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As the forces of former prime minister Benjamin Netanyahu begin to circle over a Sharon government sunk in a quagmire of war and recession, the prime minister is far from ready to concede defeat to the opposition that most threatens him: members of his own party.

In a dual campaign launched in recent weeks, master tactician Ariel Sharon has courted - in separate, behind-the-scenes meetings - lieutenants of arch-nemesis Yasser Arafat, and disciples of party rival Netanyahu in order to explore possible routes of quelling Israeli-Palestinian unrest, as well ensuring his own position as the leader of the party he himself virtually invented in the 1970s.

Ultimately, Sharon loyalists hope, the Israeli leader will thus keep his Likud-Labor-based unity government intact - with himself at the helm - until general elections scheduled for next year. The Sharon camp believes that if the prime minister can survive an expected Netanyahu bid to unseat him as party chief, Sharon can beat the electoral curse that has driven every incumbent prime minister from office in the last four elections.

But the weighty albatross of an unending Palestinian uprising and an ailing economy have boosted the hopes of Netanyahu-backers, whose field general in the Knesset, Likud lawmaker Yisrael Katz, openly said Monday: "I personally have no doubt that the next leader of the Likud will be Bibi Netanyahu. Whenever elections for the Knesset take place, I am convinced that he will run, and will be elected by a very great majority.

"Bibi Netanyahu is viewed as a man of principle and of consistency, the man who can rescue Israel from one of the worst security and economic crises it has ever known," Katz told Israel Radio, criticizing Sharon and his recent barnstorming of local Likud politicians nationwide. "Prime Minister Ariel Sharon should concentrate largely on running the affairs of state, its security and social and economic affairs, rather than dealing so intensively and devoting so much of his time to internal political activity."

Ha'aretz commentator Akiva Eldar remarks that if general elections were held now, Sharon, buoyed by support from centrist Labor voters, might well win. Within the Likud, in a race for party leadership, however, he might well lose.

"Bibi is Sharon's opposition, and within the Likud, there is no question that Bibi is the more popular, and is thus breathing down Sharon's neck." In fact, Sharon is more popular at this point among Labor voters than he is among those of the Likud, Eldar argues. Referring to newly elected Labor chief Benjamin Ben-Eliezer, who serves Sharon as defense minister in the unity coalition, he says: "The Labor voters don't especially like Fuad. They really don't want to take risks, they don't know Fuad too well, they don't like Bibi at all, and with Sharon, at least, what you see is what you get."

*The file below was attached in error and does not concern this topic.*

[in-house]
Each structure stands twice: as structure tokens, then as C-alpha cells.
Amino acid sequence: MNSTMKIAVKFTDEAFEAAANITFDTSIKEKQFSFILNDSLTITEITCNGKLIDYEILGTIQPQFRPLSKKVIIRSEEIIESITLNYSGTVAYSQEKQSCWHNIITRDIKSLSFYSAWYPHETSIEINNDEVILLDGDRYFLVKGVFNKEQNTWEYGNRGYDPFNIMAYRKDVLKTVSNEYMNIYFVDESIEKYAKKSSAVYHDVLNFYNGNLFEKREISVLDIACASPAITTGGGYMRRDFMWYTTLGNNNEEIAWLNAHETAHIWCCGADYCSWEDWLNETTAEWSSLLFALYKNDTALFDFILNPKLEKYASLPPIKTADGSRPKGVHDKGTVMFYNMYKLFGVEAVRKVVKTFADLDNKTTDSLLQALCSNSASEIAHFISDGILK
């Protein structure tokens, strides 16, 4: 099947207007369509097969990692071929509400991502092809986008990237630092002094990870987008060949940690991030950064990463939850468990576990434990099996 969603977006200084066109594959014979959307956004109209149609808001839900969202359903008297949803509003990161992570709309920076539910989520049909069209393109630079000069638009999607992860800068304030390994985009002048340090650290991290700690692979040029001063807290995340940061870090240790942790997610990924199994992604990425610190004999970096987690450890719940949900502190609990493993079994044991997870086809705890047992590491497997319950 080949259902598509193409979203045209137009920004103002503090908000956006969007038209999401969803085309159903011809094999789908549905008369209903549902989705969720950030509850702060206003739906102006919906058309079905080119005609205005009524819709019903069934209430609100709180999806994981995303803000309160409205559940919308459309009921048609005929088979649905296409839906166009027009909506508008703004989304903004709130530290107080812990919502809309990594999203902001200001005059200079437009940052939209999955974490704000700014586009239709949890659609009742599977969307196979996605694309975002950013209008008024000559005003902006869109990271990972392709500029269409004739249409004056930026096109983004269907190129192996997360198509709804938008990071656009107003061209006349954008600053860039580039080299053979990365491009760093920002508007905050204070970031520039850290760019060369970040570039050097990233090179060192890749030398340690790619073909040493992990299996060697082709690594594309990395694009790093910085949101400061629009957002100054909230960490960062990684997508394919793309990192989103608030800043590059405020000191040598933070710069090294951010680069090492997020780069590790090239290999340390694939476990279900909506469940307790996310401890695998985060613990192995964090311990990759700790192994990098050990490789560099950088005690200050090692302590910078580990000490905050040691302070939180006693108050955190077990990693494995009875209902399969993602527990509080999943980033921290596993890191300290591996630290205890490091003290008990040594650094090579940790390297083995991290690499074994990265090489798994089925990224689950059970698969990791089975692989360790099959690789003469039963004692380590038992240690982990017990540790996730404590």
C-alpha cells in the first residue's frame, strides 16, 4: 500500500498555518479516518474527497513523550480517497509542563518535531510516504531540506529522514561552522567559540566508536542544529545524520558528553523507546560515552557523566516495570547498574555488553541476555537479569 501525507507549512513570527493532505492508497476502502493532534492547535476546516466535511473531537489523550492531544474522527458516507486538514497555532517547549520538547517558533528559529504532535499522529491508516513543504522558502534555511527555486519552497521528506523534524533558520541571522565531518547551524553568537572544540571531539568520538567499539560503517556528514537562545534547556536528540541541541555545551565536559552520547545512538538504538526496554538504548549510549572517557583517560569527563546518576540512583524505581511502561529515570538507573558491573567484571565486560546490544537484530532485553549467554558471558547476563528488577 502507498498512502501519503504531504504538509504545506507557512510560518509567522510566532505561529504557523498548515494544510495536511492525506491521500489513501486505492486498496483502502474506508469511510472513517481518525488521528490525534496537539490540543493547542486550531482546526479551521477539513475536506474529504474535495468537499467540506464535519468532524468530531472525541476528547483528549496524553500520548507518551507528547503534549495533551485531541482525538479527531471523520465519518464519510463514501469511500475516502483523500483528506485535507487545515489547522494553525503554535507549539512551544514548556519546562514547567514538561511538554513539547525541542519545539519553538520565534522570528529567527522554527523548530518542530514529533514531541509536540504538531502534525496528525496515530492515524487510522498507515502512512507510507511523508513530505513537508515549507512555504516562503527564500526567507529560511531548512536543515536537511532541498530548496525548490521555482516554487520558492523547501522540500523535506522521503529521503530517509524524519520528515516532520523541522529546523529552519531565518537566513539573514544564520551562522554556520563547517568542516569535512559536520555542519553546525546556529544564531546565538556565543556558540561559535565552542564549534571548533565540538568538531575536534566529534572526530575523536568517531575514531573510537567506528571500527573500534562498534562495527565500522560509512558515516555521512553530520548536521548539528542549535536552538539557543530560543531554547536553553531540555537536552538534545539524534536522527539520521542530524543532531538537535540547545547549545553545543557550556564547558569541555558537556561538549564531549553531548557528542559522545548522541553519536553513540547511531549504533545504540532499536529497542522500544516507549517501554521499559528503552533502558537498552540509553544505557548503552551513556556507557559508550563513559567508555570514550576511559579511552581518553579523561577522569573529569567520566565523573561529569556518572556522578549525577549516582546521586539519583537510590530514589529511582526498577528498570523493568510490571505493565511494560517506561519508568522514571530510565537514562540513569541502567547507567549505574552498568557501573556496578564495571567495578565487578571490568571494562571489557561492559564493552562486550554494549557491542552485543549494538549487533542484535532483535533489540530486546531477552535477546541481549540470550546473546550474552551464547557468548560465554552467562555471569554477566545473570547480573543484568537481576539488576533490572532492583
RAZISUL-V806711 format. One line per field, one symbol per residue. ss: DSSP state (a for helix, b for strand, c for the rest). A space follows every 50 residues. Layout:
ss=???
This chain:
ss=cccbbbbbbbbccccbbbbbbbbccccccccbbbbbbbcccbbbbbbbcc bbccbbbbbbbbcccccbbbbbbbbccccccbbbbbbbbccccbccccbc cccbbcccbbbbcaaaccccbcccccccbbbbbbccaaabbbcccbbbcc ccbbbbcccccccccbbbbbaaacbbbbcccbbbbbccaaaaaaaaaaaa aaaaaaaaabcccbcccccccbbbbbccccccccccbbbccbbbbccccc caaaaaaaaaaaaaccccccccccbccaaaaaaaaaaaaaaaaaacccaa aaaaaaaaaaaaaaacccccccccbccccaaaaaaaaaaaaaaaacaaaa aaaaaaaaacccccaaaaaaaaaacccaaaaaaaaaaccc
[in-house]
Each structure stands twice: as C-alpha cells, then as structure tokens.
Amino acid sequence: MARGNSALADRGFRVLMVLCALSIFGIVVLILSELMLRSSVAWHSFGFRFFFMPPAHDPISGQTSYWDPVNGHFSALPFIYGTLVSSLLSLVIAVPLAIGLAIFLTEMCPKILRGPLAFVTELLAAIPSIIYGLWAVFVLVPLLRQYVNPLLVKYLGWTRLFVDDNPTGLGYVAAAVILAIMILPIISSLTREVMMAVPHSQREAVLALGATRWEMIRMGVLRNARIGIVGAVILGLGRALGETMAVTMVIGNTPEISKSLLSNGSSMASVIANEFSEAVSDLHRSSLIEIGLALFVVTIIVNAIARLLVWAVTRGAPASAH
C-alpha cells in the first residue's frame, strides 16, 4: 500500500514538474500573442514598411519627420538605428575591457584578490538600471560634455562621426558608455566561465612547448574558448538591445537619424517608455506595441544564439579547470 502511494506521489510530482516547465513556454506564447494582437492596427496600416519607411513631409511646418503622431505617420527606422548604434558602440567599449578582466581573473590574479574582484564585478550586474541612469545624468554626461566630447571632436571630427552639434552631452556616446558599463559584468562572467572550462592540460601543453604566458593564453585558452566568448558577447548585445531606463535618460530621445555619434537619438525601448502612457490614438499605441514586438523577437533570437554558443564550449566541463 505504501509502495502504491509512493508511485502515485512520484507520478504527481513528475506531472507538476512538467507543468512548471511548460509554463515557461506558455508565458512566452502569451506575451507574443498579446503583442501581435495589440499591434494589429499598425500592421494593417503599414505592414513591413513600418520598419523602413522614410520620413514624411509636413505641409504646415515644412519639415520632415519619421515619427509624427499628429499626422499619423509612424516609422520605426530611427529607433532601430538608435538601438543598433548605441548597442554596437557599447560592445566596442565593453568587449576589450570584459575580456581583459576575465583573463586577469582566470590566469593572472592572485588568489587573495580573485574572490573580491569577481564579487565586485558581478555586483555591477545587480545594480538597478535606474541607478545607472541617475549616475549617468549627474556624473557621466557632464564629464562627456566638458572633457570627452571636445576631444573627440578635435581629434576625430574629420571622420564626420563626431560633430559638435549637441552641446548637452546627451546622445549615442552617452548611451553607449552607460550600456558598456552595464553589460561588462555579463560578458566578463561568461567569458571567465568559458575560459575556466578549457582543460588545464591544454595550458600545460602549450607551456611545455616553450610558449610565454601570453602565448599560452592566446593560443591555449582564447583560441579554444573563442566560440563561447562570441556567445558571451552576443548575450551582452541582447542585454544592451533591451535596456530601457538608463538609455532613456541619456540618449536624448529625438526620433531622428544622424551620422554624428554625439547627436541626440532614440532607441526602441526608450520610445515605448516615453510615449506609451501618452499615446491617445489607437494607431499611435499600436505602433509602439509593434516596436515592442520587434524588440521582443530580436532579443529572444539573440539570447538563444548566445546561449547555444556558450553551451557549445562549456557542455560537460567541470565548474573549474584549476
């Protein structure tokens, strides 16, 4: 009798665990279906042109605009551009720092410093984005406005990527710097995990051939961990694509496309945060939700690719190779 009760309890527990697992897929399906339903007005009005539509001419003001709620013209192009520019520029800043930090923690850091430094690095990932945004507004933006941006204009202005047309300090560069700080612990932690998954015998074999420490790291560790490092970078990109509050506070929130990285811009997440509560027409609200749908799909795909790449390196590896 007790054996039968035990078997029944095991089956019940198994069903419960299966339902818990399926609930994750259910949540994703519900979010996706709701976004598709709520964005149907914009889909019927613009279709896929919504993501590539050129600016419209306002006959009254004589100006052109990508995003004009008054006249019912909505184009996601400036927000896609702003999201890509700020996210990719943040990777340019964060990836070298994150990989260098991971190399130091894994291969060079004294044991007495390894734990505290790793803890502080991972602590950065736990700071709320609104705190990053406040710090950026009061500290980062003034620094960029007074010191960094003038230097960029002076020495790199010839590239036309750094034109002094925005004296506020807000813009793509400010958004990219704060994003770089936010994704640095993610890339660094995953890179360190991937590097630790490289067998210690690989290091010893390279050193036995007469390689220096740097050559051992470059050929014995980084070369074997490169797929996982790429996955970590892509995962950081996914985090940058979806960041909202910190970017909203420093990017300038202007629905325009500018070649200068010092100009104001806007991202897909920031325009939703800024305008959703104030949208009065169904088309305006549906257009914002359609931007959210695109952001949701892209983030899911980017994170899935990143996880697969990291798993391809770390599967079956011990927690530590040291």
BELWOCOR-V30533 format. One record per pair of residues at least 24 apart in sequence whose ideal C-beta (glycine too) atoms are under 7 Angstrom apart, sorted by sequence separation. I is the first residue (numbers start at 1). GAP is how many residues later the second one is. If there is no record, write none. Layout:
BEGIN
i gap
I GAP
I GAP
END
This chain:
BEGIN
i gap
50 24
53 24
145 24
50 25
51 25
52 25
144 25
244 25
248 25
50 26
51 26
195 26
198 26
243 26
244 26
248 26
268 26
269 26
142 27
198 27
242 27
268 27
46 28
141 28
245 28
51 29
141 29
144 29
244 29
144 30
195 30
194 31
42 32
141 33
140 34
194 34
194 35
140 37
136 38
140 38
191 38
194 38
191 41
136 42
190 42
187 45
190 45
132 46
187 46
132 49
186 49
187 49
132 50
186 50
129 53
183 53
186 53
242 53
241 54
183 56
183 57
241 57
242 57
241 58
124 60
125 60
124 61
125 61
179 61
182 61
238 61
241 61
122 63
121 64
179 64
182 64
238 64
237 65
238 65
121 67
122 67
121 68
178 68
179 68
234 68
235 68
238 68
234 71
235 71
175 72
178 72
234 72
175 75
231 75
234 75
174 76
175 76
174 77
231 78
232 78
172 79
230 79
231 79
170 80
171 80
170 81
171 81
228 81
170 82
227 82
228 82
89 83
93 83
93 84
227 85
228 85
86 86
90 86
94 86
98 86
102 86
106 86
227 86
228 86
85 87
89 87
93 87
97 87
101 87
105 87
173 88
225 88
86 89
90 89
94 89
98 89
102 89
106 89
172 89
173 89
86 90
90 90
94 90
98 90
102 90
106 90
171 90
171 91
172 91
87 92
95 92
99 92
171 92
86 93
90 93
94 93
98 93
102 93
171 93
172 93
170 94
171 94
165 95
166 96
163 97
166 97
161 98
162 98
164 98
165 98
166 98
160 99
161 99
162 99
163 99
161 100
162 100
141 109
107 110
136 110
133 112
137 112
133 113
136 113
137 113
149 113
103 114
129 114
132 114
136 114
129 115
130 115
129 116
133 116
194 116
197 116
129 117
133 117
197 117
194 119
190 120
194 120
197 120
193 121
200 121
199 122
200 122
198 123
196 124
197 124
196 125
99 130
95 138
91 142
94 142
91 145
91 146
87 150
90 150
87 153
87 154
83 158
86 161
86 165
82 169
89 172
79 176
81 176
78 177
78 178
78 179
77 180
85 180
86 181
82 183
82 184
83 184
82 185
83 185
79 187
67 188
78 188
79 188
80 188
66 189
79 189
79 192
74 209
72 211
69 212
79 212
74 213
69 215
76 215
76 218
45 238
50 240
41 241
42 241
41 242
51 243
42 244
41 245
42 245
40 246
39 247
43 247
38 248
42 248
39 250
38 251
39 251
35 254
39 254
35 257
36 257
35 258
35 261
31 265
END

In meeting last week with the Palestinians, Sharon hoped to give Foreign Minister Shimon Peres justification to remain in the government, and thus keep the coalition whole, Eldar continues. "If Peres leaves, this could set off a process that leads to early elections, which could spell the end for Sharon."

In order to win against Netanyahu, Sharon must make good on a pledge to bring about security, if not peace. "He knows that security cannot be gained without giving the Palestinians something," Eldar says. "His advantage over Netanyahu now is that he can bring Israelis some results, and convince the Palestinians to take something that most Israelis are willing to give. For example, if the Palestinians agree to accept 42 percent of the West Bank and are willing to declare a state there, and if Sharon agrees to pull back from Gaza, this is something that Israelis will buy, and which Labor will also support."

Such an arrangement might also cause a split in the contentious right-centrist Likud, which could also work to Sharon's advantage.

The Netanyahu challenge also provides Sharon with a fringe benefit that the ex-prime minister could hardly have intended: an alibi for refraining from making sweeping concessions to the Palestinians. In the face of pressures from Labor at home and U.S. and EU officials abroad, Sharon can "use the argument of 'Bibi's breathing down my neck,' as a cover for his own (rightist) ideology. It gives him more leeway, and helps him to justify positions that he would have taken anyway," Eldar said. The impression given is that "if it were not for Bibi, Sharon would be more forthcoming, more flexible."

Eldar believes, moreover, that Sharon's hard-line stances are his alone. "He doesn't need Bibi to take these positions. They are pure Sharon. But in the briefings that he will be giving the Americans, Sharon can say that he must be careful, because he is maneuvering between Bibi and Shimon Peres."

In sum, Sharon is reaping a kind of political "discount" from Netanyahu's hawkishness, just as he profits from what the American administration has come to view as Arafat's duplicity, stubbornness, and refusal to assert his leadership. Notes Eldar, "It's true of both Netanyahu and Arafat, that if they weren't around, Sharon would have been well advised to have invented them."